When UWA Health Promotion Unit Manager, Tricia Wylde, was developing the program for students, she was looking for an educational program that would raise awareness of common mental health issues and highlight on-campus support services that were available to assist students. One morning, while driving to work, Tricia heard MHFA founder, Betty Kitchener on the radio. It was a light bulb moment, and Tricia knew that MHFA training would achieve their goal and more.
The research and evidence base for the training program appealed for the tertiary setting and Tricia felt the training would improve mental health literacy and equip students and staff with skills needed to respond in a difficult situation. She also felt it would be sustainable and have a positive long-term impact.
To date, approximately 3,000 staff and students have completed one of the many MHFA courses on offer, including the standard course, youth, medical and nursing, tertiary and workplace MHFA courses. Courses are delivered via either face to face learning or a blended model that includes both online and face-to-face components. During the COVID19 pandemic, fully online courses became available. The University offers MHFA courses, at no cost to participants, which undoubtedly contributes to the high program uptake rates.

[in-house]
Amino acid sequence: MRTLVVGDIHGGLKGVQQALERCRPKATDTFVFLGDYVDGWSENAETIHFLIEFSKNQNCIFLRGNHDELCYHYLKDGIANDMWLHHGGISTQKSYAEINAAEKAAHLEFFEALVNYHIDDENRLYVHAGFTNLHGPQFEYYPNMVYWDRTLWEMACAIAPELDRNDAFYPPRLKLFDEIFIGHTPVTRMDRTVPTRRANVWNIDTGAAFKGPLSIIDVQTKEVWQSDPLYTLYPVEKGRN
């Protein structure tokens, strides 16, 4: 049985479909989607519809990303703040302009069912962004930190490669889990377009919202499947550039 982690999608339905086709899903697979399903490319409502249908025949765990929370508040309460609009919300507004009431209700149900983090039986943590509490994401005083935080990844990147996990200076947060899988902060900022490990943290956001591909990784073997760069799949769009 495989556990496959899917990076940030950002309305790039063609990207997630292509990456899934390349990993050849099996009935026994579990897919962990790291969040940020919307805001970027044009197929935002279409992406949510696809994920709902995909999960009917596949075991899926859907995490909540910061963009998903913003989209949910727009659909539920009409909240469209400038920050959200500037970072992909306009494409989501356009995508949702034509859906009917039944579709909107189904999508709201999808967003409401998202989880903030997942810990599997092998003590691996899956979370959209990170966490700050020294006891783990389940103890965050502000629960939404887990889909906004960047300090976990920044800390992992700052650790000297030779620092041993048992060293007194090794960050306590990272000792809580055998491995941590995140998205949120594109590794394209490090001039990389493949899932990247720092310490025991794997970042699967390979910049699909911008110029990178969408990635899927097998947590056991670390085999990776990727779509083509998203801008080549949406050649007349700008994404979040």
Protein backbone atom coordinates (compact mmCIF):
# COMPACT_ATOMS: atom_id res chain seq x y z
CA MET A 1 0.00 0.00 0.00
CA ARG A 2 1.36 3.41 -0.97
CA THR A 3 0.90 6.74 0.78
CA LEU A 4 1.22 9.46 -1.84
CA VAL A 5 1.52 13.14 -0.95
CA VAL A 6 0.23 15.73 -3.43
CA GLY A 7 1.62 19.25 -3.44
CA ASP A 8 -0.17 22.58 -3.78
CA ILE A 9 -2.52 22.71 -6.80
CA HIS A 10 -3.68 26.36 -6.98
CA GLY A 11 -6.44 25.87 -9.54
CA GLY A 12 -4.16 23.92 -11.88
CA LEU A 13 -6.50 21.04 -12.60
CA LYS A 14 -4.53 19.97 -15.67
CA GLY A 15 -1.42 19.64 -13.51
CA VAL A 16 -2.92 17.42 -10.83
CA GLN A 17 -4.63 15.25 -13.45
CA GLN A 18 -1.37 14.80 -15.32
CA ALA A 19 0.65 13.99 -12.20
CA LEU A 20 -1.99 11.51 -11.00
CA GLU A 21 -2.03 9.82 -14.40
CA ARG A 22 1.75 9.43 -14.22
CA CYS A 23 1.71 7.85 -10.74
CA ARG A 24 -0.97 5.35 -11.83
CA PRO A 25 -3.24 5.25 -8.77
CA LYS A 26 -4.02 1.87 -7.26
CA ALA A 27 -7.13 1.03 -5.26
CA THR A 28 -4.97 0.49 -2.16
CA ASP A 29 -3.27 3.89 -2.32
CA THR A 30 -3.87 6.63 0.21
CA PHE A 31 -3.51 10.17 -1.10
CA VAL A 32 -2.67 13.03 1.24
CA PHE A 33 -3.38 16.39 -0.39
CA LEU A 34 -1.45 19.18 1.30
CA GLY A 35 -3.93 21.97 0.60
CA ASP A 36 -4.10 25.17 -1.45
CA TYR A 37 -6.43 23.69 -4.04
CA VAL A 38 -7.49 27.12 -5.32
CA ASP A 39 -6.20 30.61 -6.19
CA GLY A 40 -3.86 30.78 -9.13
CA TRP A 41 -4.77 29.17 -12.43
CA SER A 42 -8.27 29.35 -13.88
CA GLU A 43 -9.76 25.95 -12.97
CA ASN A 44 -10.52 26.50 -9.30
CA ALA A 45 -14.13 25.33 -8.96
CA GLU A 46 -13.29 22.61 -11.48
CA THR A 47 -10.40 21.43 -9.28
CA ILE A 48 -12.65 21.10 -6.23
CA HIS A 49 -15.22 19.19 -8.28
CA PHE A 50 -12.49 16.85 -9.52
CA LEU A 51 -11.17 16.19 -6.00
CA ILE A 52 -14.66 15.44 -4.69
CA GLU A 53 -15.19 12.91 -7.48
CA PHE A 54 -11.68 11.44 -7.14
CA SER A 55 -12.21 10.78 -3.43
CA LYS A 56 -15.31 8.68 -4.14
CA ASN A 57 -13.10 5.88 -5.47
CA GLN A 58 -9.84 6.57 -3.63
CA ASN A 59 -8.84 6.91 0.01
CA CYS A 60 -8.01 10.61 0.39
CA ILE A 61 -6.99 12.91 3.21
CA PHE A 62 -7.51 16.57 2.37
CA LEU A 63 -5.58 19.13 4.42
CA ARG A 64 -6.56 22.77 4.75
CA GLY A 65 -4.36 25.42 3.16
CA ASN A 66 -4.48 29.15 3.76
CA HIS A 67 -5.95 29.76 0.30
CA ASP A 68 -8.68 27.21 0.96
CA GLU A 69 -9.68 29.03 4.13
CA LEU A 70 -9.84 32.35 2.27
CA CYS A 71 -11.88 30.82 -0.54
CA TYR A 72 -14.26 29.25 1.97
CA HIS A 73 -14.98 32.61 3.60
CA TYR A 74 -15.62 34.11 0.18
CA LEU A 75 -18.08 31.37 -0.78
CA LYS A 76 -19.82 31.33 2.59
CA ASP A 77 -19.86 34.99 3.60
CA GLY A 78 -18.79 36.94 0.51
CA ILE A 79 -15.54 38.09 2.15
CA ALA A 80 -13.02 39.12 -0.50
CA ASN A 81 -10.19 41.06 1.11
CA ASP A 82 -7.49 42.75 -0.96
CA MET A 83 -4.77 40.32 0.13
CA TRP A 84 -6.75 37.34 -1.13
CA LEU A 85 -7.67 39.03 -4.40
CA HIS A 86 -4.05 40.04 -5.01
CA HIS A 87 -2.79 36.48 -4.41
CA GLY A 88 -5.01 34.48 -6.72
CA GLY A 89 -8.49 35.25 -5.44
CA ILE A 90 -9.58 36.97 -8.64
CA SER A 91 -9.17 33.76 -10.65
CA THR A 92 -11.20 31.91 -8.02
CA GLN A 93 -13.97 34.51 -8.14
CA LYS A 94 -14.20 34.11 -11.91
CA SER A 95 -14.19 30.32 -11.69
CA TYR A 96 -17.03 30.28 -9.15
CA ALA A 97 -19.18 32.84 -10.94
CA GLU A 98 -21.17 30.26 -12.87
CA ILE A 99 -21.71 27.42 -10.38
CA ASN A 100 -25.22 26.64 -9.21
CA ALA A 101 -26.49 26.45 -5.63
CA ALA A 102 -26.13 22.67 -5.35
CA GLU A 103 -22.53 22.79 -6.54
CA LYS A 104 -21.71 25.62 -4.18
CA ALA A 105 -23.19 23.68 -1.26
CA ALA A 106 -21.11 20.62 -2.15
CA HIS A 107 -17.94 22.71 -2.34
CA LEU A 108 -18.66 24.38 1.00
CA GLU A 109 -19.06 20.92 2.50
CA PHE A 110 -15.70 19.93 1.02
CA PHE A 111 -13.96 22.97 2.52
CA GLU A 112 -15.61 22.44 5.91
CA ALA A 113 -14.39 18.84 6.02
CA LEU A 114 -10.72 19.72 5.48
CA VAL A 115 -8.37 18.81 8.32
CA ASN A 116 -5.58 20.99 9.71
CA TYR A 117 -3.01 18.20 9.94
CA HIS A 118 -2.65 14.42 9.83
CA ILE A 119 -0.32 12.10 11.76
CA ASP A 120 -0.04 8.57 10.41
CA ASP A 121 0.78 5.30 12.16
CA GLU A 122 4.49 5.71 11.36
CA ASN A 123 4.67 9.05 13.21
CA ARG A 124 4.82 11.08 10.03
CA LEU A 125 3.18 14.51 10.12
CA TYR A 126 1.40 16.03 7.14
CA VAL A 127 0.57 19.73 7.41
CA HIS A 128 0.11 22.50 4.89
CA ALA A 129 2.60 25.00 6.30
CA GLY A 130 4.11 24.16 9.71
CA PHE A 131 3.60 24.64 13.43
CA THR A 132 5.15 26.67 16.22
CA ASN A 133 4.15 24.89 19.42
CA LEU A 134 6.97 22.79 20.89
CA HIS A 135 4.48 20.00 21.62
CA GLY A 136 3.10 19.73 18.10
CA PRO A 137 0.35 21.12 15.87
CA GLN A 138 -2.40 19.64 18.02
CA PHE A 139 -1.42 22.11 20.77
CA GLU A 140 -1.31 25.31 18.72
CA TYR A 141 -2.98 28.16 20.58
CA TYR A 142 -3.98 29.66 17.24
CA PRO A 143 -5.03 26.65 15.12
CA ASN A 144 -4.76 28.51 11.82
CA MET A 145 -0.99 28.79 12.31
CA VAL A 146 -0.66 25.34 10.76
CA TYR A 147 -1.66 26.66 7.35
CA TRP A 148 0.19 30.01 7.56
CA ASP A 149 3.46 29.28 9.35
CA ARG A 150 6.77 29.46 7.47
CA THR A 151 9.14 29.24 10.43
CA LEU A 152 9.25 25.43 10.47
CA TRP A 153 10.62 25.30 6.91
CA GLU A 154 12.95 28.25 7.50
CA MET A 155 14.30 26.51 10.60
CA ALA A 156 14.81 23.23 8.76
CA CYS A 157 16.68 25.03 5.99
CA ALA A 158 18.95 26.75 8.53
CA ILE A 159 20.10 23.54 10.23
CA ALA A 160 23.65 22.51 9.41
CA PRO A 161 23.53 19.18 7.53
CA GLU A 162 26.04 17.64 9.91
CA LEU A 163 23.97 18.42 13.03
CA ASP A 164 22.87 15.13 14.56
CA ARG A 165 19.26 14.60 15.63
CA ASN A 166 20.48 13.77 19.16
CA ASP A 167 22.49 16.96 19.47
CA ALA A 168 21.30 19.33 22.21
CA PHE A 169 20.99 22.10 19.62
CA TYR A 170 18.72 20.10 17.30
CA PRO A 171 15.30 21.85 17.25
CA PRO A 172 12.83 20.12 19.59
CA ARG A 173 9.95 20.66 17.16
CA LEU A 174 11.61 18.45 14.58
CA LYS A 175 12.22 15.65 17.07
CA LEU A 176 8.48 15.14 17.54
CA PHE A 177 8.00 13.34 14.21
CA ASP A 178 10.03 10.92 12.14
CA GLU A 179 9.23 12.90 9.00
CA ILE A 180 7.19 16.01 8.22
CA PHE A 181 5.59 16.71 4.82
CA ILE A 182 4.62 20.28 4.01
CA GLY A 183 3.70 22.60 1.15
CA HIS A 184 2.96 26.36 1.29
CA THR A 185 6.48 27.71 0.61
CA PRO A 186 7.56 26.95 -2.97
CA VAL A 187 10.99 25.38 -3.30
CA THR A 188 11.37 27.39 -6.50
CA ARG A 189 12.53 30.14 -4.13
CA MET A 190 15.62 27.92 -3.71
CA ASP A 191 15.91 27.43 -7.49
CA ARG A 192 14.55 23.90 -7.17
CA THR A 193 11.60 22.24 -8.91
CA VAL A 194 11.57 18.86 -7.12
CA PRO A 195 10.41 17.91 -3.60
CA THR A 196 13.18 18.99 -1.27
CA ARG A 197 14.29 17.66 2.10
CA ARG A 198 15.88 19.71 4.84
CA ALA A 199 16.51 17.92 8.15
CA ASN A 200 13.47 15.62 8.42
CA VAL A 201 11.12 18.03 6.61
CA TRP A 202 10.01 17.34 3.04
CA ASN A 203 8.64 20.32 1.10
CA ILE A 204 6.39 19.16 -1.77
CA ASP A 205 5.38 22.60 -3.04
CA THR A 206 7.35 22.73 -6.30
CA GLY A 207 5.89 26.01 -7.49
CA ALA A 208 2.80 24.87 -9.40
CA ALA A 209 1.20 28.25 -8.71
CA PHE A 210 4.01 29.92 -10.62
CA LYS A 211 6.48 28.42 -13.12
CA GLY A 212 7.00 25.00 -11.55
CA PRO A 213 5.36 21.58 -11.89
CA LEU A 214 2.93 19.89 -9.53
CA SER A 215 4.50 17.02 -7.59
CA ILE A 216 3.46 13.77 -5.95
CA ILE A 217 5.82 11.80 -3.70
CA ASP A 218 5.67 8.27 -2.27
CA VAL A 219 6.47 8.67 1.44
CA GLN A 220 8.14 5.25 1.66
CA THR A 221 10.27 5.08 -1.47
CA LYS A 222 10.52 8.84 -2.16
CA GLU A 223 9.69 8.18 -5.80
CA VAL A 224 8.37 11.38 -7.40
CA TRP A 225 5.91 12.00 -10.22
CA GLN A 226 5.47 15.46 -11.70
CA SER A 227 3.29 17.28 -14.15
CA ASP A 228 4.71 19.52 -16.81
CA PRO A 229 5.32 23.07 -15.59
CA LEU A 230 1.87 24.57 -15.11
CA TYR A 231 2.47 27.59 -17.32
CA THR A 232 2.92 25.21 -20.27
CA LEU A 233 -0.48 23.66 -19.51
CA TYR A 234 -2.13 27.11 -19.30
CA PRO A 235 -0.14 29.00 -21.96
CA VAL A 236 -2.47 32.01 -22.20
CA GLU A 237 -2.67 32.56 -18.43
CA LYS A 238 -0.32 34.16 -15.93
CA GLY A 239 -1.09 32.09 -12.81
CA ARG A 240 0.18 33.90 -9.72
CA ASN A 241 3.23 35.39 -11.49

“When we first explored mental health promotion on our university campus, we were looking for strategies that would fit into a long-term plan and have a measurable impact; we knew Mental Health First Aid would help us achieve that.”
Tricia Wylde, Health Promotion Unit Manager, University of WA (UWA)
Although the ultimate outcome of the training is to improve mental health literacy and confidence in applying mental health first aid skills among students and staff, UWA are finding that an unexpected benefit is the impact that the training is having on the broader the community. The training is changing the way staff are talking about mental health.
Emma Boyne, the Team Leader at the Health Promotion Unit said, “We’ve noticed that when enough staff are trained in MHFA, the stigma and barriers that can prevent people having conversations about mental health are reduced.”
UWA’s MHFA Instructors are a valuable resource for the university and their enthusiasm, expertise and dedication to improve mental health literacy are critical to the success of the award winning Fit for Study program. To ensure the sustainability and quality of their Mental Health First Aid training program UWA provides professional support to their Instructors and opportunities for debriefing, professional development, co-facilitation and access to a comprehensive MHFA activity kit. They also encourage and support faculties to embed the training into curriculum.
We caught up with Emma Boyne, Team Leader and MHFA Instructor at the University of WA to talk about the university’s Health Promotion Unit; it’s role and growth and the importance of improved mental health literacy.
Click on the videos below to see clips from this interview.
Watch the video and hear Emma talk to who receives training and why.
Watch the video and hear Emma talk to the importance of improving mental health literacy.
Watch the video and hear about the impact of MHFA training in the community.
Watch the video and hear Emma talk to the benefits of MHFA training.